Real Bridgeport or Warco

Hello All
I have read similar topics over the last few months, I am considering
whether to buy a genuine Bridgeport....second hand of course, or to go
the new route of a Warco VMC.
I have been watching all the sales of BP's for months now on Ebay, and
I guess that £1500 would buy me an average machine on there. My
problem is that I haven't so much seen a real BP let alone used one.
So when it comes to "kicking the tyres" on it I wouldn't have much of
a clue what a healthy one should sound like.
I don't want to end up with an old dog that's been thrashed to death
all it's life....and lets face it that is what most of them will have
Being North of the border i.e. Scotland most of the mills are in
Englandshire, so that means a bit of a safari from up here even for a
So is the Warco a better bet all round, ok it's Chinese/Korean or
whatever but reading this NG it seems that Warco have a good
reputation regarding an after sales service.
Any readers using one?
Some thoughts on the use of it in the real world would be good.
I have a Draper metric mill at the moment, very like the Warco Economy
(and it's clones) it is surprisingly accurate, but I would like
something bigger> and imperial!
I see that the picture on the Warco site has a DRO fiited to the VMC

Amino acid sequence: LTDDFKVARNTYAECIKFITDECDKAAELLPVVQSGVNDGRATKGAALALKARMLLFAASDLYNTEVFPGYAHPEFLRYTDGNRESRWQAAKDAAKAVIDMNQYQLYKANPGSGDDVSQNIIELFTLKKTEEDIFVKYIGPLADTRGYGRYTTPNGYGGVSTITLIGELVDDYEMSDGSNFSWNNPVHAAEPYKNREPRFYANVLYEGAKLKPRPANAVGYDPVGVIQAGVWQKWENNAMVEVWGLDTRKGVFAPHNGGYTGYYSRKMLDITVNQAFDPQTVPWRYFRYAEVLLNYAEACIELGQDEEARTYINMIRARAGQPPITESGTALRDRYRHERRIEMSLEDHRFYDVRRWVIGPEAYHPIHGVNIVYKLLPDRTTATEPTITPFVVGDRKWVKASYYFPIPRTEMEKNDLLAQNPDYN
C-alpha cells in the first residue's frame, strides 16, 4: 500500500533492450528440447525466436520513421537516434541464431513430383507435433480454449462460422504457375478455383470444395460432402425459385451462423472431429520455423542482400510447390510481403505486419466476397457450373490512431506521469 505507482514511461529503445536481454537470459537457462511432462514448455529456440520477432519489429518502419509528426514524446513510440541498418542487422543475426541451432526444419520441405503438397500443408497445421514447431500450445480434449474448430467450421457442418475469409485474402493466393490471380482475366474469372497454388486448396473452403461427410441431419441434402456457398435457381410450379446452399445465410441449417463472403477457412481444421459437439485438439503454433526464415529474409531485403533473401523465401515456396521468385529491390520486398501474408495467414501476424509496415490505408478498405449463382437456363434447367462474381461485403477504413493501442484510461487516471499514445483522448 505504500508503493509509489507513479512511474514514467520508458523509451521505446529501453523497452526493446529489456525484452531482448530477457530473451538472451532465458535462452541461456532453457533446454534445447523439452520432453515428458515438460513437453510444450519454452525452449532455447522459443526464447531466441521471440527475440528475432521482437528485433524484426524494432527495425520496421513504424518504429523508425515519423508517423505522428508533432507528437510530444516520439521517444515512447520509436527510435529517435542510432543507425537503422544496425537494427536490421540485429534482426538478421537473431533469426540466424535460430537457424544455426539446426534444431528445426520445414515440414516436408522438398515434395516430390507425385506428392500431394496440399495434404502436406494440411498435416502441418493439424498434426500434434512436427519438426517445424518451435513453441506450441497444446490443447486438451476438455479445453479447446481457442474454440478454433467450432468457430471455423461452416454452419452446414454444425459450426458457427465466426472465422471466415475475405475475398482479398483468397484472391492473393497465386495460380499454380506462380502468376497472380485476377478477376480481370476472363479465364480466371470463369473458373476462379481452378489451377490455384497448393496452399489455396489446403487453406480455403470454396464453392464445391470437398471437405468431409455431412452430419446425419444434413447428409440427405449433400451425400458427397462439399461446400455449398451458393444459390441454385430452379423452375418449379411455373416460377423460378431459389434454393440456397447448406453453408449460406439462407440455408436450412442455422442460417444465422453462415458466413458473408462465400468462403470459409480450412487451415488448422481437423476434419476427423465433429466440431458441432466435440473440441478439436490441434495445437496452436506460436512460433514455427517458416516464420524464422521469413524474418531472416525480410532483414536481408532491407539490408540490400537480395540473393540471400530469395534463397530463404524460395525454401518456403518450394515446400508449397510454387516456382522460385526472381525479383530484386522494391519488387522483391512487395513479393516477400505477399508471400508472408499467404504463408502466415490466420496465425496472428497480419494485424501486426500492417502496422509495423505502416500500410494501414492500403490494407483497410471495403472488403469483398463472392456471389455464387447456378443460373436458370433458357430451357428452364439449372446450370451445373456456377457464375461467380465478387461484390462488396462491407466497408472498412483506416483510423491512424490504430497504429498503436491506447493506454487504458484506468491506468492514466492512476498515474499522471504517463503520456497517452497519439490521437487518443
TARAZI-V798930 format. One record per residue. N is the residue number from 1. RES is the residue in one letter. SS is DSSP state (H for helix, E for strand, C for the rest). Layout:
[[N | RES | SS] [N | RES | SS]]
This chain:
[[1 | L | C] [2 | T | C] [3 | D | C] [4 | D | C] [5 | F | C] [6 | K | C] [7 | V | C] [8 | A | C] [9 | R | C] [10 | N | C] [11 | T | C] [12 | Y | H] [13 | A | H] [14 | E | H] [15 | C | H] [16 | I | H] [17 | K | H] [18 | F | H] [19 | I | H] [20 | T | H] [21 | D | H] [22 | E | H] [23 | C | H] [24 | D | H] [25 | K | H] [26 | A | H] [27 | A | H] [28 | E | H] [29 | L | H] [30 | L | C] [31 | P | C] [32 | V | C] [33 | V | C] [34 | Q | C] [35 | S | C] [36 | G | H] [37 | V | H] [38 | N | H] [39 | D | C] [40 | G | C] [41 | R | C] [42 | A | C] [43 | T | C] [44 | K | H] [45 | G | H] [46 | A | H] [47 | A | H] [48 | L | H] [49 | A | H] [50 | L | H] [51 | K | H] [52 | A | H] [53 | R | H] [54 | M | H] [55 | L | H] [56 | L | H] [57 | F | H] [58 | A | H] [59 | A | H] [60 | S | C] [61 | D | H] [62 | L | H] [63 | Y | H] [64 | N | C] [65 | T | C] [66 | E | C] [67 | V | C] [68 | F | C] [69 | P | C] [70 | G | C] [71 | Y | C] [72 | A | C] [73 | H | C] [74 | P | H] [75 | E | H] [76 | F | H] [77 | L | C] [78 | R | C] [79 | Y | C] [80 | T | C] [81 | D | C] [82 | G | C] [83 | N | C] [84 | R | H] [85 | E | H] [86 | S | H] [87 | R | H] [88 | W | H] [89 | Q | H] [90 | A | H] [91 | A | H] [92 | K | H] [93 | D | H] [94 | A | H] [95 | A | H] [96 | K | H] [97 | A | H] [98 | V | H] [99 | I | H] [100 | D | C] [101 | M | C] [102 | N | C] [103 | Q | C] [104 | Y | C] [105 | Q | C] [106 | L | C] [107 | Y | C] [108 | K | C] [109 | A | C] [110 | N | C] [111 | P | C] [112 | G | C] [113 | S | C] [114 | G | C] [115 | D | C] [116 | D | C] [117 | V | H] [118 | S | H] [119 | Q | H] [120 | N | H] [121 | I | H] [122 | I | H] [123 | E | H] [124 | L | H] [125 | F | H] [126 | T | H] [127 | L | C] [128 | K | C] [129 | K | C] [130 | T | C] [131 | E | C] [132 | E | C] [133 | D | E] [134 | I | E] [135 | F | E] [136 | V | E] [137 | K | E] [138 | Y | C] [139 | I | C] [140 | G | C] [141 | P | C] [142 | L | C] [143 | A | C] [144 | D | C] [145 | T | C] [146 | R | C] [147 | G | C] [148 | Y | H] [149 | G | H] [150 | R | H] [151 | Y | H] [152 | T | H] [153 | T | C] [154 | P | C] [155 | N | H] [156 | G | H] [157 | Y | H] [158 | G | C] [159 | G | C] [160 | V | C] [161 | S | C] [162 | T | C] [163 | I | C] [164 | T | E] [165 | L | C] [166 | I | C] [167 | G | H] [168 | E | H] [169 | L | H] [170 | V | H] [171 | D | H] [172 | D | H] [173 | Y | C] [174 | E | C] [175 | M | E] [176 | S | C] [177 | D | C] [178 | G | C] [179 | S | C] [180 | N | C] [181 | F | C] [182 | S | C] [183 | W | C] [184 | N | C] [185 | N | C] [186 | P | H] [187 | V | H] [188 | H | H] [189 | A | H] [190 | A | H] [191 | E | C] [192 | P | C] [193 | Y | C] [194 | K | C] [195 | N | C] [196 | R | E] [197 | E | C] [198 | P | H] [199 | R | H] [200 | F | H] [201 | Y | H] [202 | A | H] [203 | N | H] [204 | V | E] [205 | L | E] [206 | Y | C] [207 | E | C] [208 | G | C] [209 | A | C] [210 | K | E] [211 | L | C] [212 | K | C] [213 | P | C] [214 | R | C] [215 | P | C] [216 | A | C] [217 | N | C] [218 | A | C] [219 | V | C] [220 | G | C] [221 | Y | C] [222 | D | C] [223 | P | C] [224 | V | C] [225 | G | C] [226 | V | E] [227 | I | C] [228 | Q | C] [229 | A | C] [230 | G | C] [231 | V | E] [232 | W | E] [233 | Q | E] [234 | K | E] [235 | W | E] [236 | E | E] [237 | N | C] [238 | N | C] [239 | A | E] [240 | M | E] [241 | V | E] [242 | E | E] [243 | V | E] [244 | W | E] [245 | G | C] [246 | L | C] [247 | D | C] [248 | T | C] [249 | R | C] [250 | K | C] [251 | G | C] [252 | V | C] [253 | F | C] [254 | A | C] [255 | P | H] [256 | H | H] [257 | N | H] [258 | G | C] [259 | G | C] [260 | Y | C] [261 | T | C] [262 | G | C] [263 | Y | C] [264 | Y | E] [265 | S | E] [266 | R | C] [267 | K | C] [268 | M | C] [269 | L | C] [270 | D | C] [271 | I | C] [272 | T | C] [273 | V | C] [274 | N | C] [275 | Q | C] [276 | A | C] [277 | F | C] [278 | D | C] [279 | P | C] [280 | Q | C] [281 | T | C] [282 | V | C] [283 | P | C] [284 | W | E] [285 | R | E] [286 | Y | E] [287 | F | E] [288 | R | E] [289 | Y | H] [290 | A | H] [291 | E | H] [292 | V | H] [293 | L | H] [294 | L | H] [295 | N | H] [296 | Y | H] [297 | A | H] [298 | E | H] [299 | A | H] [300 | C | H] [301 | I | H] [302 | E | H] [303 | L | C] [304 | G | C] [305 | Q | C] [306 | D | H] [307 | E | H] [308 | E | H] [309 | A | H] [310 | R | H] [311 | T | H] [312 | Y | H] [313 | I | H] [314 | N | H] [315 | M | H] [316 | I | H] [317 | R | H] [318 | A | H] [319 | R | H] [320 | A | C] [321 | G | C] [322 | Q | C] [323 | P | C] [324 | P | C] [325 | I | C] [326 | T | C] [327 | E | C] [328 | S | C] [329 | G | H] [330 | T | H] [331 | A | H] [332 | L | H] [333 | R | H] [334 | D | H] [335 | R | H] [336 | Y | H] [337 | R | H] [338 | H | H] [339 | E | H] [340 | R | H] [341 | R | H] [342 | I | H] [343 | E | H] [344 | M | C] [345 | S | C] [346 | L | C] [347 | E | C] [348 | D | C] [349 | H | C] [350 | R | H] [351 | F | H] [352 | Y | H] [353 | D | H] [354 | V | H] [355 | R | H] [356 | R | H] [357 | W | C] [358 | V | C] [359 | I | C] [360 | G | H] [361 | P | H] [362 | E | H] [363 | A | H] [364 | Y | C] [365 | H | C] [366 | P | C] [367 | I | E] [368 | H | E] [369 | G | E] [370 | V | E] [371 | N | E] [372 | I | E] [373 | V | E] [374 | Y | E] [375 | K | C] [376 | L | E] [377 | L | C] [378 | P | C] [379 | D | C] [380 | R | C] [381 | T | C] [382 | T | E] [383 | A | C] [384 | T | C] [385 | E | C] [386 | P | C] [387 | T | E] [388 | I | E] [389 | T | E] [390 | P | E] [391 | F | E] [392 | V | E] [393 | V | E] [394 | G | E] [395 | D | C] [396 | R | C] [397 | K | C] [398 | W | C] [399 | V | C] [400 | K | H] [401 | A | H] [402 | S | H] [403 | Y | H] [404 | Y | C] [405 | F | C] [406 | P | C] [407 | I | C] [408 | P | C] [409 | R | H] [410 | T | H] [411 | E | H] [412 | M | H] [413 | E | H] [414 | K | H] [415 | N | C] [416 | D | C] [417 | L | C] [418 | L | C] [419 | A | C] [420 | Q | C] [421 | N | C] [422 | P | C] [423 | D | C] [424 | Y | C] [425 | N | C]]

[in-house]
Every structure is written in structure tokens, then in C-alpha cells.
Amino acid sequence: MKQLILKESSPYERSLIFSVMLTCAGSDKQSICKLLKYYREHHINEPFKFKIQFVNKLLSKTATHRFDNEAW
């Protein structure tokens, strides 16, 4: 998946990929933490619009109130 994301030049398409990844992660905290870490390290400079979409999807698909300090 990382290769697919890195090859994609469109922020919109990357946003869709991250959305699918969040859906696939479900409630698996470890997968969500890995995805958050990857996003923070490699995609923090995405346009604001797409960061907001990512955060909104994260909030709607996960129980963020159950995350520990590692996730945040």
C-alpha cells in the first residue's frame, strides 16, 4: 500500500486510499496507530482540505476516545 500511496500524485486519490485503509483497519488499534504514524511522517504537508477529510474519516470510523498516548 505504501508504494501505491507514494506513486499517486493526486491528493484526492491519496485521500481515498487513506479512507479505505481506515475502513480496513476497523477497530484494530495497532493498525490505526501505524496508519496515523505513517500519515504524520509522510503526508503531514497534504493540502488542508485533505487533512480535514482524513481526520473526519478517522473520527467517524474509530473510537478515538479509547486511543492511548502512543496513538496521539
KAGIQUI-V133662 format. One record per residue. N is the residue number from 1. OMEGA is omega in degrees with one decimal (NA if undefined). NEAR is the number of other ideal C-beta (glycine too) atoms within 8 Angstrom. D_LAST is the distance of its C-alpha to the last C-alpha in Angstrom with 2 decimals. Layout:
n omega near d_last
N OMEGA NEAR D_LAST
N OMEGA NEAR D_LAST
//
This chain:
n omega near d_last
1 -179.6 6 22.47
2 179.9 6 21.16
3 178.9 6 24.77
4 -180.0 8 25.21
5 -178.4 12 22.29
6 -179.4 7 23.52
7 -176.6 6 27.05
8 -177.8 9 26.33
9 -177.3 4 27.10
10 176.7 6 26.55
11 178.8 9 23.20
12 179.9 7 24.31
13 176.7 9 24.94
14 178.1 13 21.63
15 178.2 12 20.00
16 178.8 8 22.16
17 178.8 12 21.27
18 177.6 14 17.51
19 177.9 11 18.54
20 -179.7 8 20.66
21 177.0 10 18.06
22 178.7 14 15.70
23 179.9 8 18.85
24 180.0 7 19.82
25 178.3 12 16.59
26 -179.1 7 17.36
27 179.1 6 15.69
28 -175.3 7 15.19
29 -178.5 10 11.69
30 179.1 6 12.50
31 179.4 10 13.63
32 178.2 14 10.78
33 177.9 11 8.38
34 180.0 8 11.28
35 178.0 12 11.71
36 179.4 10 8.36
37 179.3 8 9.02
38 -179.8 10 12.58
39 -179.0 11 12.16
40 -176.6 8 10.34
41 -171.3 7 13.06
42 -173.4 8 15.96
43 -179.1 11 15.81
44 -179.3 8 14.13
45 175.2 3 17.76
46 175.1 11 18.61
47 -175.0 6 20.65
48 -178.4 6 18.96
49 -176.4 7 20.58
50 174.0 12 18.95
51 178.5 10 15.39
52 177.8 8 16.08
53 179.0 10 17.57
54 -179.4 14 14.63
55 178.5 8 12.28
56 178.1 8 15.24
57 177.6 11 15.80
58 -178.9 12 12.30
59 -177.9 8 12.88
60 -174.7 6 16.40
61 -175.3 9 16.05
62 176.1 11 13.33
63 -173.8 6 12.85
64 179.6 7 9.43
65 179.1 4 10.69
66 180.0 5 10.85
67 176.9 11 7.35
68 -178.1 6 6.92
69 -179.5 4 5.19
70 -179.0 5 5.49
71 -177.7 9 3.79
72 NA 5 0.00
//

is that standard?? I know ask Warco...............
Sorry to rabbit on for a newby post!
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As you may have seen, we bought a beaver turret mill last week, after watching Bridgeports for a while.
Our own feeling is that a full-size industrial machine has more going for it than something which is not designed for regular and heavy use.
Transport can be arranged inside the group occasionally, you just need to keep in touch with the regulars who make the journeys regularly and who have the equipment to do it.
There is a lathe in Scotland waiting to come down, so a mill going north could be complementary!
-- Peter & Rita Forbes Email: Web:
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Peter A Forbes
No contest its a Bridgeport
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Hi Peter
Thanks for that, perhaps I should have also made it clear that this will be for ME use only.....I've been making that Tich for 20 years now :o(
However, I have decided to for a 5" gauge loco now, as the Tich is frankly a bit too "Tichy"...sorry.